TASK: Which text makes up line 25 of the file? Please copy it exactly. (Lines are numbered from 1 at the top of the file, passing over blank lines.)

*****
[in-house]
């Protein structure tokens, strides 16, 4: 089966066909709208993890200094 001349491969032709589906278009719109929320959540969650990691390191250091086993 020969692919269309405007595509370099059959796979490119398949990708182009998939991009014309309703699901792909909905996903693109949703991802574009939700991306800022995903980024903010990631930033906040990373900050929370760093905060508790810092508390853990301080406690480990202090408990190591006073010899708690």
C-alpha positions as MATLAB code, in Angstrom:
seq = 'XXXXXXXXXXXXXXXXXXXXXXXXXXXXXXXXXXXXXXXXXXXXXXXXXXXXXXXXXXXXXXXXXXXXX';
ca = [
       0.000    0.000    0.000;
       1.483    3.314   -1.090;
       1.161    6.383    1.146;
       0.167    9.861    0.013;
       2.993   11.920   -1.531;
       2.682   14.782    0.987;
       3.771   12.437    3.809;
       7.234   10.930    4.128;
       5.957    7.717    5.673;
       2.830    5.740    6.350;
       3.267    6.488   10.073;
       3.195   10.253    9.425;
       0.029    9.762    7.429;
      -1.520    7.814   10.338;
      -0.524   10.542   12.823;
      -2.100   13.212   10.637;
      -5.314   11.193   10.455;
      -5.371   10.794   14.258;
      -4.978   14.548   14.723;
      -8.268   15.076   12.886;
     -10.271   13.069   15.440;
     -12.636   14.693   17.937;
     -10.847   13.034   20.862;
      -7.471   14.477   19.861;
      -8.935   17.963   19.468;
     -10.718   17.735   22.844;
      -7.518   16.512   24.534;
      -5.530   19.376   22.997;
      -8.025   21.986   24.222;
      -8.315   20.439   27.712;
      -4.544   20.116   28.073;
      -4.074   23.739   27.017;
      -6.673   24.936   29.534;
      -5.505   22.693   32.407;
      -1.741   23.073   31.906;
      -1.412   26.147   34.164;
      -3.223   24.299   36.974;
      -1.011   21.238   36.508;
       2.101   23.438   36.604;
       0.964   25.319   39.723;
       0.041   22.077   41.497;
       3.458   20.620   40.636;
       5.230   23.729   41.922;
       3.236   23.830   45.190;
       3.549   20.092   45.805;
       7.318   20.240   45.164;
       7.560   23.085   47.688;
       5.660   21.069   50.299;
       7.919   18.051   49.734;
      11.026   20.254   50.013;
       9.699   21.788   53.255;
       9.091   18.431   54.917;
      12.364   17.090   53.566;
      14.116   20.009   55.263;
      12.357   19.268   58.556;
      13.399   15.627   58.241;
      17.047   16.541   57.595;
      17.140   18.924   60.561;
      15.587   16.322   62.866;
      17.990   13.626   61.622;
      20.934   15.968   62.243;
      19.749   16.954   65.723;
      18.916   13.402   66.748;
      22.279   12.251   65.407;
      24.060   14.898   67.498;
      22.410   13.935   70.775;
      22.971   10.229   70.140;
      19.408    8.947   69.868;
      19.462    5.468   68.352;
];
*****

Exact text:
      -8.268   15.076   12.886;